TAMPA – Toronto forward Matthew Knies scored two goals within 2:22 in the latter part of the third period and John Tavares scored the game-winner at 4:05 in overtime as the Maple Leafs rallied for a 4-3 OT win in Amalie Arena on Saturday evening.
“You play the game for 60 minutes,” analyzed Tampa Bay Lightning head coach Jon Cooper. “You play 82 of them and you play the same way. You saw the intensity of the game elevate when the score got tied.”
Tampa Bay Lightning forward Nikita Kucherov set the Bolts up with a 3-1 lead after one period, but that is as dominant as the Bolts could be.
The Lightning didn’t have a knockout punch and it needed one as Knies flipped the momentum at the 14:22 mark of the third when his second goal tied the game at 3-3.
“Then everyone was really, really engaged, plus they scored the winner at the end there, but why did it take them to tie it for us to get to that point?” questioned Cooper.
Lightning center Alex Barre-Boulet, who scored his first goal of the season, saw a strategic change in the Lightning once Toronto gained control of the third period.
“We were playing on our heels a little more,” said Barre-Boulet. “We had a two-goal lead and obviously we have to keep pressing so the best defense is a good offense. We have to keep forechecking and not get on our heels.”
Tampa Bay controlled the game after Kucherov and Brayden Point seemed to play some two-man hockey midway through the first period. Kucherov knocked a slapped a shot by Lightning goalie Ilya Samsonov to tie the game at 1-1.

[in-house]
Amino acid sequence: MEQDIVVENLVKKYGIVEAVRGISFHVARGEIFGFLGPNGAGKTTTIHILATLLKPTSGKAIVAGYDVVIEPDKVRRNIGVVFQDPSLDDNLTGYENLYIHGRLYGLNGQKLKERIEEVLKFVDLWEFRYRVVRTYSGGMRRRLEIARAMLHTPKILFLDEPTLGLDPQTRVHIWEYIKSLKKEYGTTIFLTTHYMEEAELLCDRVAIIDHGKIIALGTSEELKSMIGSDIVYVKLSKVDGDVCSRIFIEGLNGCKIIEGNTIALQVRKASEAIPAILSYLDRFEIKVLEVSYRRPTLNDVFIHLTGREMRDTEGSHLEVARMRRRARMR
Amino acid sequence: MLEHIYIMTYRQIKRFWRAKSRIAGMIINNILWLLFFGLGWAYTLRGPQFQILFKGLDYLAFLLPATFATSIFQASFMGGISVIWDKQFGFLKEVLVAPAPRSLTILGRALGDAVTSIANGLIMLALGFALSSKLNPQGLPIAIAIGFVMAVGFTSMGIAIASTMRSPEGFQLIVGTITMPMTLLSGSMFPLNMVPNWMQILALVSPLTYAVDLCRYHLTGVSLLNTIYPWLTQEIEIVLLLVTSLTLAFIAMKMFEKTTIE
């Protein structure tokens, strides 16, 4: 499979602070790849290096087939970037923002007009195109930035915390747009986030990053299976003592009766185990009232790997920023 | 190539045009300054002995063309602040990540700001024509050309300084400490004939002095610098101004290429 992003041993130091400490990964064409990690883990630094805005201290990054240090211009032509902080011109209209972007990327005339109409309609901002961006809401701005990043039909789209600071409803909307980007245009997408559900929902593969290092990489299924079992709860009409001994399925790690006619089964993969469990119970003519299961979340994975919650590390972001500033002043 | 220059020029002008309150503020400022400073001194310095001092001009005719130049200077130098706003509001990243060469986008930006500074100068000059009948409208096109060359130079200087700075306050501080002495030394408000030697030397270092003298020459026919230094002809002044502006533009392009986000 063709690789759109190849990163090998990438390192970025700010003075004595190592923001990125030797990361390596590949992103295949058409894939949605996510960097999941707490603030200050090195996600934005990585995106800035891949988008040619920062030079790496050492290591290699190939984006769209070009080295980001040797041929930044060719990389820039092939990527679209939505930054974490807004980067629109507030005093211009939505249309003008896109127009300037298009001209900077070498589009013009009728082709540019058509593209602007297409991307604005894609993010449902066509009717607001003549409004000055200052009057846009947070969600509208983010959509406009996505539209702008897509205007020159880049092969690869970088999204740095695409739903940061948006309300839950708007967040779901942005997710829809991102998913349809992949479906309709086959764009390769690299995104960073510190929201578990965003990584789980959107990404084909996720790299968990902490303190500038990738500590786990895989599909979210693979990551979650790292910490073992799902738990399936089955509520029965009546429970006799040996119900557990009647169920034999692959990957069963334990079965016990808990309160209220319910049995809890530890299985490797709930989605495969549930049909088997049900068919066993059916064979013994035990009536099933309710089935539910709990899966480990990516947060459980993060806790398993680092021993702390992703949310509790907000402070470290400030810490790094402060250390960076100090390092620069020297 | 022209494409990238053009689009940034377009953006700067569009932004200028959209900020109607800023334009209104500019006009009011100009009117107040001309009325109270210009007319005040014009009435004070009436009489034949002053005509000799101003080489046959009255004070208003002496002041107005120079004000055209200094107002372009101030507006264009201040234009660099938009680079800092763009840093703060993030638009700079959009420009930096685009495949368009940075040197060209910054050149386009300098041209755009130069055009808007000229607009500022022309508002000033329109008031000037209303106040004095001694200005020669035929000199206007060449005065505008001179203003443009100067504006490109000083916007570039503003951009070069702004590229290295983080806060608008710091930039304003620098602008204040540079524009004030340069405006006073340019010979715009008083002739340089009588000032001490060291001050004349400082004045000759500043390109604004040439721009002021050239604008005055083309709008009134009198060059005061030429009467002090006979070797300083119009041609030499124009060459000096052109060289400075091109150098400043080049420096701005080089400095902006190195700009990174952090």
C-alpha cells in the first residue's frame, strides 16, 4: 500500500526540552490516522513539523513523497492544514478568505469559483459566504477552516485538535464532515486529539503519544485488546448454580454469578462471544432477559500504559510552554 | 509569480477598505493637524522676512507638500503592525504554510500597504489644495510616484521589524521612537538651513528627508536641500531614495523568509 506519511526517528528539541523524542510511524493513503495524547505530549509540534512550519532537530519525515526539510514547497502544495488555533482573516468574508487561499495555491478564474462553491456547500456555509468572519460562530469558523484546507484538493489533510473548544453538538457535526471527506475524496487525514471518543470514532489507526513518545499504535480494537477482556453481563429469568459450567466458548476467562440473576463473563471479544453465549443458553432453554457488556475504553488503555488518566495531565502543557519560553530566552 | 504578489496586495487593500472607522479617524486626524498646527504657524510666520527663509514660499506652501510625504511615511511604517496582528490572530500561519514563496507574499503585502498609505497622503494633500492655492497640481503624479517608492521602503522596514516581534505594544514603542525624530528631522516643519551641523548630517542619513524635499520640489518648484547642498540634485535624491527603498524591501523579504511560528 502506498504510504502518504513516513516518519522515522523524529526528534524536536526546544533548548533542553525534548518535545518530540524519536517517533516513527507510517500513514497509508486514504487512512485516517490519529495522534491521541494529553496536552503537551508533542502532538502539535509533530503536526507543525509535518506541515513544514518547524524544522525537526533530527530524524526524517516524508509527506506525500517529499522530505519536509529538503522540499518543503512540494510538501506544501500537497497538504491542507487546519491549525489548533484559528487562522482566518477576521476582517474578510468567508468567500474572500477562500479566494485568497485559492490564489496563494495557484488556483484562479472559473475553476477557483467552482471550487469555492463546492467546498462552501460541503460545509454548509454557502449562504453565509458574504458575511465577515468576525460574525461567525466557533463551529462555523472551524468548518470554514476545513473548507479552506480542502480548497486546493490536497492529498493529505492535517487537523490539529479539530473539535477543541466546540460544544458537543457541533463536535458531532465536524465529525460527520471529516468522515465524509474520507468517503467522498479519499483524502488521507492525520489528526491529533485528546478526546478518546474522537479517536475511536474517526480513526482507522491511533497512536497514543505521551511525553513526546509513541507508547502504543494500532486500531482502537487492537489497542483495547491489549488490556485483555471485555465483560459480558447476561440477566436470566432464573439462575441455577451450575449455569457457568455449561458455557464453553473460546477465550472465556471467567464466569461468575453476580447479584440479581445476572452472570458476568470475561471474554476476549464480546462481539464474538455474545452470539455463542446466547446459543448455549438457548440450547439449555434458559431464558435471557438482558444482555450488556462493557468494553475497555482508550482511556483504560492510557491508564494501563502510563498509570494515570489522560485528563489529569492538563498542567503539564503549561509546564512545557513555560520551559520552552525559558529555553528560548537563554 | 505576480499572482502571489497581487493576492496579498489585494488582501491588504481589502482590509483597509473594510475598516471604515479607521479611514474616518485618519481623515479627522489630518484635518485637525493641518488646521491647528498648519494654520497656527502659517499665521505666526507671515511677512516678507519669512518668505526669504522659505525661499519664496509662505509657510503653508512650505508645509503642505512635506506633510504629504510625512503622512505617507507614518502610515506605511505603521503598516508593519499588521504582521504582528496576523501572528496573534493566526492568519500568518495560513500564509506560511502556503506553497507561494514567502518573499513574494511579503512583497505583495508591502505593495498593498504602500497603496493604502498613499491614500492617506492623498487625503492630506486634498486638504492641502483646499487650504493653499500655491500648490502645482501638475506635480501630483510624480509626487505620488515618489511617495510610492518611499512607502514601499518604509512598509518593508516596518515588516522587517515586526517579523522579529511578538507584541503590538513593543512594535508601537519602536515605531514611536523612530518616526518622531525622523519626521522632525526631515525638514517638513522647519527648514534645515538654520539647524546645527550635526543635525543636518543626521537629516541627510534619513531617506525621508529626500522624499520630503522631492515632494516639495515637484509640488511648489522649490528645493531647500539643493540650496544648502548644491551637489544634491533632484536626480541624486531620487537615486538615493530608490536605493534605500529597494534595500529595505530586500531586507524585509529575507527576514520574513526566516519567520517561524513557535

Kucherov then fed Barre-Boulet for his first goal of the season before Mikhail Sergachev fed Kucherov, who scored on the back of the left circle to give the Lightning a 3-1 lead at 13:29 in the first period.
“Eventually, when you turn the puck over and you are not playing with desperation, something is going to go in,” said Cooper. “We gave them some major rushes, but those outside shots are major stat padders.”
Cooper wanted his Lightning to take advantage of the 3-1 lead and apply that knock-out punch to the Maple Leafs. When that didn’t happen, he felt tough for goalie Jonas Johansson, who was left to try to control and win the game.
“Again, we left it on our goalie’s shoulders to carry it home and that is so unfair and obviously we didn’t do it and we didn’t deserve to do it,” said Cooper.
Toronto outshot Tampa Bay, 52-33, although the Lightning was 2-of-4 on the power play which was once again steady.
“When you give them chances that went into the net, those are big-time chances,” explained Cooper. “How did it get to that point? You have to digest that. You give them that many, there are enough that will go in.”